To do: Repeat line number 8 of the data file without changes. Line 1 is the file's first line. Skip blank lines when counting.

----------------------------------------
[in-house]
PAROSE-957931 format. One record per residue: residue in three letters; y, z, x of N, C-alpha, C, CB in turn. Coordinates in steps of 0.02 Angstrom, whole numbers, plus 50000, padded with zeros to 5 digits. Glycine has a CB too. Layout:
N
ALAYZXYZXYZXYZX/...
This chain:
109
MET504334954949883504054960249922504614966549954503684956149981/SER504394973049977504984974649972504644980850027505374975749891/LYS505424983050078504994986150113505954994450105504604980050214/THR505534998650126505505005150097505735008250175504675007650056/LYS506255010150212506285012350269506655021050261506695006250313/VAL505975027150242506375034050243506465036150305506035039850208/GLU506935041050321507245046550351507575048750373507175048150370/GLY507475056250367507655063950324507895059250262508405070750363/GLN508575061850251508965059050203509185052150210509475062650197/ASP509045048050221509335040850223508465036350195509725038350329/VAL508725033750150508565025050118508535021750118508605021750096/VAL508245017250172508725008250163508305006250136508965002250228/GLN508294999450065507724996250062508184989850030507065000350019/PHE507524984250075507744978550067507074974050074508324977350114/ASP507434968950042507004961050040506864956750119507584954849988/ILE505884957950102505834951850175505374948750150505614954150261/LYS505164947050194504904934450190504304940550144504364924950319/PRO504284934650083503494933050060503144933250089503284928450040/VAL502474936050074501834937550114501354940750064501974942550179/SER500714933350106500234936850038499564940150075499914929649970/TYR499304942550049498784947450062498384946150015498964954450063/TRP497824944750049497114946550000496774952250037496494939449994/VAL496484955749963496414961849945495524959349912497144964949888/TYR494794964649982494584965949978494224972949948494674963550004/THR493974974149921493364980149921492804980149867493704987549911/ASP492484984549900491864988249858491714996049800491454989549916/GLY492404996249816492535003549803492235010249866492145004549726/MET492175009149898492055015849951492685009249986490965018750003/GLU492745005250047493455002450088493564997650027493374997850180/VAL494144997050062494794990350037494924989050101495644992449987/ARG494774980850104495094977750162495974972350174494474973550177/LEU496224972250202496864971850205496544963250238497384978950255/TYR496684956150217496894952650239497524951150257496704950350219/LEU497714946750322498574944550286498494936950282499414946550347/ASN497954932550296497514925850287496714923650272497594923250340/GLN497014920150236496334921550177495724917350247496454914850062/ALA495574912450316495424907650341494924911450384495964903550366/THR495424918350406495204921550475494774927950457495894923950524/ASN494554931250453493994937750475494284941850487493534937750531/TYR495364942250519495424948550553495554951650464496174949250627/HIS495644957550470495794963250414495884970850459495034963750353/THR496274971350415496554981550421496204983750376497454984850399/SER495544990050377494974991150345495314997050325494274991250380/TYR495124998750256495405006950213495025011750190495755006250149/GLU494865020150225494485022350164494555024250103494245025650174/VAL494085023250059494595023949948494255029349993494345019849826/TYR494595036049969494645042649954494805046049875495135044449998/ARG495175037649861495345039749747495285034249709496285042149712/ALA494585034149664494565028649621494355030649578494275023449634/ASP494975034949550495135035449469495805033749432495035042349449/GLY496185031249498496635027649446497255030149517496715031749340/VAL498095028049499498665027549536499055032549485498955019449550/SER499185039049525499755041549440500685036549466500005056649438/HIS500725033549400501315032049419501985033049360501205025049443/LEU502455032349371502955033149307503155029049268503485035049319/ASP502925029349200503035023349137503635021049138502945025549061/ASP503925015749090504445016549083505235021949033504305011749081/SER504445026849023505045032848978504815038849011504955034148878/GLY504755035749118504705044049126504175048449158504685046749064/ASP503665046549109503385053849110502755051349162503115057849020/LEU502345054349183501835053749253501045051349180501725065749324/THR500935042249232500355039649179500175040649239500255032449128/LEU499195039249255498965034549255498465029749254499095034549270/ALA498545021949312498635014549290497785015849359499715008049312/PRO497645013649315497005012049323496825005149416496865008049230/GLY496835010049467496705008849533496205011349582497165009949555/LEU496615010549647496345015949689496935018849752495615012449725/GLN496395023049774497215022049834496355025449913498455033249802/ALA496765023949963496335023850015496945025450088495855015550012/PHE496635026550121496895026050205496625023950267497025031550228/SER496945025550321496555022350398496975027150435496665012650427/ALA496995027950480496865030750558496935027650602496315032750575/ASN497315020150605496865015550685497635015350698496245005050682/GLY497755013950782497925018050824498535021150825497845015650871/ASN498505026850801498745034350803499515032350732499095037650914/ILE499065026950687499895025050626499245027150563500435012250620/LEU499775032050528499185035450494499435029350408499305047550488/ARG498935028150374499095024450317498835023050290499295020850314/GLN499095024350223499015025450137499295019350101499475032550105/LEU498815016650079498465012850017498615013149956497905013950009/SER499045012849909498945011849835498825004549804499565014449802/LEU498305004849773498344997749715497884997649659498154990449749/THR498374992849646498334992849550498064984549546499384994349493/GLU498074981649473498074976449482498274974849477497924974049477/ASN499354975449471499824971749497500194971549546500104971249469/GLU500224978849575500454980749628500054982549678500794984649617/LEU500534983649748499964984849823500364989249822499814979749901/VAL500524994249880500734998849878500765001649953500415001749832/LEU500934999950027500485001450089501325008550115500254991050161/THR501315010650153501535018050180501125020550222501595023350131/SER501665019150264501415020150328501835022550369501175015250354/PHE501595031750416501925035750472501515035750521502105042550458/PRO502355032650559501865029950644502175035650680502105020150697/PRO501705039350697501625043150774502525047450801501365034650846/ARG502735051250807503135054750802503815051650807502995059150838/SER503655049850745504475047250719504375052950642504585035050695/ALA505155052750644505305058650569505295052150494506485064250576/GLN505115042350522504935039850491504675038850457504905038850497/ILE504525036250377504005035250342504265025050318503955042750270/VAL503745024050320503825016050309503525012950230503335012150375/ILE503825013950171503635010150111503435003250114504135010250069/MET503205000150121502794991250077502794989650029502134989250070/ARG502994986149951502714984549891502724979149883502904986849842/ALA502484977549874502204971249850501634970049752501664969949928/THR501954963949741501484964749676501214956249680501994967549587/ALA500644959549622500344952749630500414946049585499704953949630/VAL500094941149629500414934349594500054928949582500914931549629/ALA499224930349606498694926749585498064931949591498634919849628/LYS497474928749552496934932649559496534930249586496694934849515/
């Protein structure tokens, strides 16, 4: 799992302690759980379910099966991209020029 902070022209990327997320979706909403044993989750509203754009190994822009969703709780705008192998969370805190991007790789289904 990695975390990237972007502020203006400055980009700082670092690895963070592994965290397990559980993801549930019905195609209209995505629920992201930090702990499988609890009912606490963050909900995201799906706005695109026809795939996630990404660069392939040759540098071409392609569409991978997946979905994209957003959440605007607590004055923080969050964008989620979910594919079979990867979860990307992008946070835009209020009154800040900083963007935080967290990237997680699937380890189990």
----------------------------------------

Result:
């Protein structure tokens, strides 16, 4: 799992302690759980379910099966991209020029 902070022209990327997320979706909403044993989750509203754009190994822009969703709780705008192998969370805190991007790789289904 990695975390990237972007502020203006400055980009700082670092690895963070592994965290397990559980993801549930019905195609209209995505629920992201930090702990499988609890009912606490963050909900995201799906706005695109026809795939996630990404660069392939040759540098071409392609569409991978997946979905994209957003959440605007607590004055923080969050964008989620979910594919079979990867979860990307992008946070835009209020009154800040900083963007935080967290990237997680699937380890189990």